Tuesday, September 23, 2014

Civilian casualties in the war on the Islamists

Last night the US launched a new chapter in the war on the Islamists. This is a war which has been underway for many years, but on 9/11 2001 it leapfrogged to great prominence, and for the past 5 years or so folks have been pretending it isn't really happening. I have no reason to think it will be over anytime before the 2040s, but that's a topic for a different post.

I dislike war, and unlike most Western interlocutors my dislike comes from personal acquaintance, not theoretical articulation of lofty principles. Yet I recognize that war is not the worst thing that can happen. Allowing evil people to dominate helpless people is worse. Since the supply of evil people eager to harm the helpless is not running out, the use of violence against them, in self defense or otherwise, will continue to be necessary for quite a while. Centuries, probably, or longer.

So I'm not one to damn the Americans for bombing Islamist targets, in whatever country they need to be bombed in. (Simon Jenkins at The Guardian penned just such a damnation first thing after breakfast this morning). But I am interested in the way such wars are understood. Just recently for example, Israel had a small war with avowed and accredited Islamists with a long track record of murdering Israelis over a quarter of a century. In what was perhaps the single most important article of the summer, former AP journalist Matti Friedman described how the Western media always gets the Israel-Palestine story wrong. His main thesis is that the media sees the Israel-Palestine story as being almost exclusively about how powerful Israel harms weak Palestinians. Thus, reports on Israeli military action always include description of Palestinian suffering, and of course detailed enumeration of Palestinian civilians casualties, whether the reports are true or not,credible or not, likely or not.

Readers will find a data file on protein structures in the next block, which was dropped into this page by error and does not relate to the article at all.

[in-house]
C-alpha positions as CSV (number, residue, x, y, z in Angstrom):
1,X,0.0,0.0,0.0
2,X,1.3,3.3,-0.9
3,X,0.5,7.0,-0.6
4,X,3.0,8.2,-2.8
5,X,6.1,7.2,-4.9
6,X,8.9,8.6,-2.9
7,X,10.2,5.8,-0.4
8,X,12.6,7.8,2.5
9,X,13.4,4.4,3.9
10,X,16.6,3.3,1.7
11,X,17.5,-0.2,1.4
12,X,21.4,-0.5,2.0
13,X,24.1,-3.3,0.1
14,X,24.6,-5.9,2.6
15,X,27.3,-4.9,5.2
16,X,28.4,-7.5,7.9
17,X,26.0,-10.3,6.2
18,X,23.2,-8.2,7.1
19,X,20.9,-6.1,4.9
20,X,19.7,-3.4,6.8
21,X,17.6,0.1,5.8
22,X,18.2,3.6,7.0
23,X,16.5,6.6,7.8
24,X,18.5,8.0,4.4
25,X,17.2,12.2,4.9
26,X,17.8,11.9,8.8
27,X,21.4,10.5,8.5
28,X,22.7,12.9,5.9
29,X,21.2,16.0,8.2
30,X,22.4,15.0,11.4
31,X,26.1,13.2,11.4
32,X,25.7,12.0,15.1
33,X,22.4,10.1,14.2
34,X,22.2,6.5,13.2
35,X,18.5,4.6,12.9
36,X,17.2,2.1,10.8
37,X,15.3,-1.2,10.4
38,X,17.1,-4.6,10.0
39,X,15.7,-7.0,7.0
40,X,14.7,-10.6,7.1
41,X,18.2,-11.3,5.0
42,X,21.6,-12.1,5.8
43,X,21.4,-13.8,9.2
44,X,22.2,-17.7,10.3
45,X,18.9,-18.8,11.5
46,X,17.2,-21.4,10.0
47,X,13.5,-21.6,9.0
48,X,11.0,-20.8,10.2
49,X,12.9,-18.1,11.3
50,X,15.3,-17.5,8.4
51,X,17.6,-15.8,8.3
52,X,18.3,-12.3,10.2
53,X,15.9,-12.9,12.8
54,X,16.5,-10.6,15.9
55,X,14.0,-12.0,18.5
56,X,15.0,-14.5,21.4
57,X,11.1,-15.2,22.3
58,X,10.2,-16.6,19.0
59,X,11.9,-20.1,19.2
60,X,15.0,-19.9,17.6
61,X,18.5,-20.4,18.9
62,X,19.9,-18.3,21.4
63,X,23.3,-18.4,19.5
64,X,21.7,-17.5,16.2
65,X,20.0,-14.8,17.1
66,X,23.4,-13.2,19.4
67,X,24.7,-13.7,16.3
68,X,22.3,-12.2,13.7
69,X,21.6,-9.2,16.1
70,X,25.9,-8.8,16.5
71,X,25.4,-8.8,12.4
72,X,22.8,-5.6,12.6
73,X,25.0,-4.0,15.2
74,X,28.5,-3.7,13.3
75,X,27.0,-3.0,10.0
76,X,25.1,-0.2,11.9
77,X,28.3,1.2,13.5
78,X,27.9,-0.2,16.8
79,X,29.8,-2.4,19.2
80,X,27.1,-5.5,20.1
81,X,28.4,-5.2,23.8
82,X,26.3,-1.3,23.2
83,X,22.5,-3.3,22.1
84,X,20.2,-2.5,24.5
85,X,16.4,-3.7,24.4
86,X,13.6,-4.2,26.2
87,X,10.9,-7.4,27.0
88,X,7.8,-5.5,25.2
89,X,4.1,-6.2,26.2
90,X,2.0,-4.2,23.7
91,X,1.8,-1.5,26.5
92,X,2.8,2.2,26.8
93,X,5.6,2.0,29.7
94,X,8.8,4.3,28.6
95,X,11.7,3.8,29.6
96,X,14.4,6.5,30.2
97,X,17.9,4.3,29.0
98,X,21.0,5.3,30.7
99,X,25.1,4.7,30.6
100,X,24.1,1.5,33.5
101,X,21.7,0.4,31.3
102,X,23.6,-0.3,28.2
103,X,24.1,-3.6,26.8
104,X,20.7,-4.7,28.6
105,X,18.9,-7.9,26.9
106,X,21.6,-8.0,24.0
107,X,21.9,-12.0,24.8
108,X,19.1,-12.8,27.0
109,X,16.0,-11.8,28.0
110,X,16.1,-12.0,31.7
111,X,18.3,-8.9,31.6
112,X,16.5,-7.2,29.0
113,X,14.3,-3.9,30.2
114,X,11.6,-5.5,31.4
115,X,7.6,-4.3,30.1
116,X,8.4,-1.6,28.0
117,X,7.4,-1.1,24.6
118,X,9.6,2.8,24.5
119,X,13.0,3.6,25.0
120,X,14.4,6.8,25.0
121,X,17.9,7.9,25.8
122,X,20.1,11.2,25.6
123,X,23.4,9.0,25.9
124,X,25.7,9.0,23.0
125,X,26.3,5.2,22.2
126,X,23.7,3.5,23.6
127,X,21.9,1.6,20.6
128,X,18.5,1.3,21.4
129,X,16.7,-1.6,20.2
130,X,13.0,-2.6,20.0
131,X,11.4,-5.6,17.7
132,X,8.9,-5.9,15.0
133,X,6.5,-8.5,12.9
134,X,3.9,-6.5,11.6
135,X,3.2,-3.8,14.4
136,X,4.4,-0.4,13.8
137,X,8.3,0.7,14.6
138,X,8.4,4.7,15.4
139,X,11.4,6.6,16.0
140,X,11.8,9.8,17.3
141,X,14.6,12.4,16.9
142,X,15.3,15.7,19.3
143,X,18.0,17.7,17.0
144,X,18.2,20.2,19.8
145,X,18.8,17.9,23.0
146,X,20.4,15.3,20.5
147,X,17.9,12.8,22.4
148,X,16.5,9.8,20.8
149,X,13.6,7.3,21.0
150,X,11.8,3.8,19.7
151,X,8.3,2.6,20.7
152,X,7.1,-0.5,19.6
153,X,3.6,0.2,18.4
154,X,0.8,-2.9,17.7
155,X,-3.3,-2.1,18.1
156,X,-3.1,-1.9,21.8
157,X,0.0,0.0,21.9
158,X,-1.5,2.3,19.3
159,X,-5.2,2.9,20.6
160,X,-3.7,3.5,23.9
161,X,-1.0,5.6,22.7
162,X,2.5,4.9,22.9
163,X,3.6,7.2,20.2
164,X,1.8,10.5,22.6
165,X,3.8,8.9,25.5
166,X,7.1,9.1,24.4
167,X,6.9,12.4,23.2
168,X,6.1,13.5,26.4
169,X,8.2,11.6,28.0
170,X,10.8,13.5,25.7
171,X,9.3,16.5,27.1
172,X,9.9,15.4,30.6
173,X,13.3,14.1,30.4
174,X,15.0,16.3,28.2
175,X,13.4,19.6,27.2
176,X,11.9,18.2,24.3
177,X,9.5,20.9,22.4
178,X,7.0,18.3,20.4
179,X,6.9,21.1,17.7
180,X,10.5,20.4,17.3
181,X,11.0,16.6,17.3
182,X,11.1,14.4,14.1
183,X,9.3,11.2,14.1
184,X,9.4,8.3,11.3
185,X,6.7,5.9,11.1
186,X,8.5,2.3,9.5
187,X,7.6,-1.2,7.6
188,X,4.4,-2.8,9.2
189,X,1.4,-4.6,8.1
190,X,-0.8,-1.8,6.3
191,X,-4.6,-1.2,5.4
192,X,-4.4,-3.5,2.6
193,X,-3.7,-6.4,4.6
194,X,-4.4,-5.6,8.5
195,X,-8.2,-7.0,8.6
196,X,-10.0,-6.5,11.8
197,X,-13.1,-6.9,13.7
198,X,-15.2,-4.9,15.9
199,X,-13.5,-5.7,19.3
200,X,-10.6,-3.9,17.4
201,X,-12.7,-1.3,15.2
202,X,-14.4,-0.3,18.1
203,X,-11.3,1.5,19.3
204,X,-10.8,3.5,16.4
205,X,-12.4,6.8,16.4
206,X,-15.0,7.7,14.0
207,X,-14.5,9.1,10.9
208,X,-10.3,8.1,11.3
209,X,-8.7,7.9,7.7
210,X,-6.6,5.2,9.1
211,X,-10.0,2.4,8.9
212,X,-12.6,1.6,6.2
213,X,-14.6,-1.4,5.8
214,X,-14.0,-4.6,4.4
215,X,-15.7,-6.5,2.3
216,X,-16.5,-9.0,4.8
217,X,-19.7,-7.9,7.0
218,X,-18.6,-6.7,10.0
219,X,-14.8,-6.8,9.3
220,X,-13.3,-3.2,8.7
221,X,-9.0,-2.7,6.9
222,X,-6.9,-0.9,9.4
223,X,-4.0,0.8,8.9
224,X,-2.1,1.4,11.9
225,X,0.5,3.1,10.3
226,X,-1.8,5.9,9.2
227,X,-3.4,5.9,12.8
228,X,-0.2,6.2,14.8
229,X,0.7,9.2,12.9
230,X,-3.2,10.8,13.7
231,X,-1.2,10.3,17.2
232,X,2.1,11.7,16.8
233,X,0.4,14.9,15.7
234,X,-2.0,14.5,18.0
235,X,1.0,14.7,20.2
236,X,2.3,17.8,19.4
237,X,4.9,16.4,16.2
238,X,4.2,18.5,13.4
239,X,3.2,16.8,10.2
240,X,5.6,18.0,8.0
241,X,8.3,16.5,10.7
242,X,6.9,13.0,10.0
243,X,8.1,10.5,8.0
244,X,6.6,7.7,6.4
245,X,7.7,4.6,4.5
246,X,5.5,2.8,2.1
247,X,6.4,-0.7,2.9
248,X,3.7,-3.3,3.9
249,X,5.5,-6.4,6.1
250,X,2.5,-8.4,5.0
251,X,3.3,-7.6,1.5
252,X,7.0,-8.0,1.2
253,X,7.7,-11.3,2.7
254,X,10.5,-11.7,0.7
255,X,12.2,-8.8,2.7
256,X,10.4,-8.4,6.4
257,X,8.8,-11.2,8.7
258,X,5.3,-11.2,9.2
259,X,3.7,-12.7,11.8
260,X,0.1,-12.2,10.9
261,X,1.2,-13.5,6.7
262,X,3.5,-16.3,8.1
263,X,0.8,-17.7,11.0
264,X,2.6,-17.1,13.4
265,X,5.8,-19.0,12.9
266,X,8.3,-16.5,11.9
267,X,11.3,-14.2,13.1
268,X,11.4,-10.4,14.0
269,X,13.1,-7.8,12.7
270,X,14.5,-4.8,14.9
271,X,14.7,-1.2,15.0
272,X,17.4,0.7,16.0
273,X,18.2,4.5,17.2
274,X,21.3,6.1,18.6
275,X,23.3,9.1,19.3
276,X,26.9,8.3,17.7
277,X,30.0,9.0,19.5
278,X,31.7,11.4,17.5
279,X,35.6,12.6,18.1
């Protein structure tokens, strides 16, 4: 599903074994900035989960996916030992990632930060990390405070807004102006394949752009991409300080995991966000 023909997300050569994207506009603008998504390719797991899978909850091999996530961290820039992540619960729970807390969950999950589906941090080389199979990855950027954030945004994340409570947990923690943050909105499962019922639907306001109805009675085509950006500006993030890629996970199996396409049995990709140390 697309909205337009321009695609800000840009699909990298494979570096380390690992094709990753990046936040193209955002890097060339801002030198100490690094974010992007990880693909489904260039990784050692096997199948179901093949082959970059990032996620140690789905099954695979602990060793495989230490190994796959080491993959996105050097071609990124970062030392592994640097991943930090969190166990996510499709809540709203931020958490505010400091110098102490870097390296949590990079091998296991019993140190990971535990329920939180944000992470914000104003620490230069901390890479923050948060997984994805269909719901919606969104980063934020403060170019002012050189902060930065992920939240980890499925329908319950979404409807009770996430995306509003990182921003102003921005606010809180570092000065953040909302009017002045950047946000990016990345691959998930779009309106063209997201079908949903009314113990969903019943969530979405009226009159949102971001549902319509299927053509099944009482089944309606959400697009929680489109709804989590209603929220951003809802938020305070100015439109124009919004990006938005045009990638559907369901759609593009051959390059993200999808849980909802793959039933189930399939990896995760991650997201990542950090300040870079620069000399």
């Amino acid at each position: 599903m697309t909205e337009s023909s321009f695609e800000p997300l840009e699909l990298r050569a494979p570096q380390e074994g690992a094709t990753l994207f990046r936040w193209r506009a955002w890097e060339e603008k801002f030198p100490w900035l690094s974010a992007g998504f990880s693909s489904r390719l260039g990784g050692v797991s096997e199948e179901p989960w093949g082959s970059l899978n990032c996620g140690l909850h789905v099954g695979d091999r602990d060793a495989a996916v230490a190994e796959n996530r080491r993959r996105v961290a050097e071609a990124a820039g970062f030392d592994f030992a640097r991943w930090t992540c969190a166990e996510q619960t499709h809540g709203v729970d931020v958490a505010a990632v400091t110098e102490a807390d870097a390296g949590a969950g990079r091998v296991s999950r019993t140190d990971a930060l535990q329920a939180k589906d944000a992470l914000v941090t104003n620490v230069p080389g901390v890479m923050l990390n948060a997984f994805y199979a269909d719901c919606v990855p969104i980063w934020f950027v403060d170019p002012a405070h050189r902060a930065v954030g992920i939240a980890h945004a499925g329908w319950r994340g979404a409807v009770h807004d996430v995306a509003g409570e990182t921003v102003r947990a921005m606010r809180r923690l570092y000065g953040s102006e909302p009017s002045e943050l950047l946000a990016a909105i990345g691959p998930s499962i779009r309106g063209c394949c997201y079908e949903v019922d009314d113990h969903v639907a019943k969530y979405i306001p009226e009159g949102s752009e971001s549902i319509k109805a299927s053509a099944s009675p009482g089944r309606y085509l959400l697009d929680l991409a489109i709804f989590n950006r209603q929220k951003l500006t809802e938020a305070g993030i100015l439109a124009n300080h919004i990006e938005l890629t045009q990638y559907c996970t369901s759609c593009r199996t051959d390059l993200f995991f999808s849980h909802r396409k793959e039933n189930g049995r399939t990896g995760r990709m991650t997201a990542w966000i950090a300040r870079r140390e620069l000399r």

America has been bombing Islamists this summer, too. I've seen hardly no reports on civilians casualties these attacks are causing, and certainly no detailed enumerations. But forget this summer. Lets look at today's reports about lest night's US attacks:

In the NYT, the only mention of possible civilian casualties is in the 21st (twenty first) paragraph of their report:
In addition to Islamic State bases in the provinces of Raqqa, Hasaka, Deir al-Zour and Aleppo, strikes also hit bases belonging to the Nusra Front further west, killing at least seven Nusra fighter and eight civilians, according to the Observatory, which tracks the conflict from Britain through a network of contacts in Syria.
(Paragraphs 24-25 in the item about US attacks tell of how Israel has shot down a Syrian plane).

The BBC says the US strikes killed 70 Islamists (1st paragraph), and mentions the same 8 dead civilians in the 20th paragraph.

The top item in the Washington Post, which is long and meandering, doesn't mention numbers of people killed in the attacks at all. Not fighters, not civilians.

CNN has a long report, with nothing about casualties except a laconic note in the 11th paragraph that numbers are not known.

The Guardian's top report doesn't mention casualties of any sort.

I think these examples are sufficient to make my point. The media's knee-jerk response to Israeli force against Islamists is different than its knee-jerk response to American violence.


Silke said...

for moths now I screen BBC and German Public Radio reports on cicilian casualties caused by the Ukrainian aka the EU guys' military. Very very rarely I read that there are some and never ever have I come across a lament about a child of any age having gotten hurt.

Thus I conclude that no children exist in Eastern Ukraine. Else I would have to assume that our most respected media wear different hats for different reportages.

milton said...

See Nathan Thrall in NYROB's most recent issue, implying that Israel only killed Palestinian children in "Protective Edge" on the one hand, and dwarfing Israeli losses (60+ soldiers) on the other.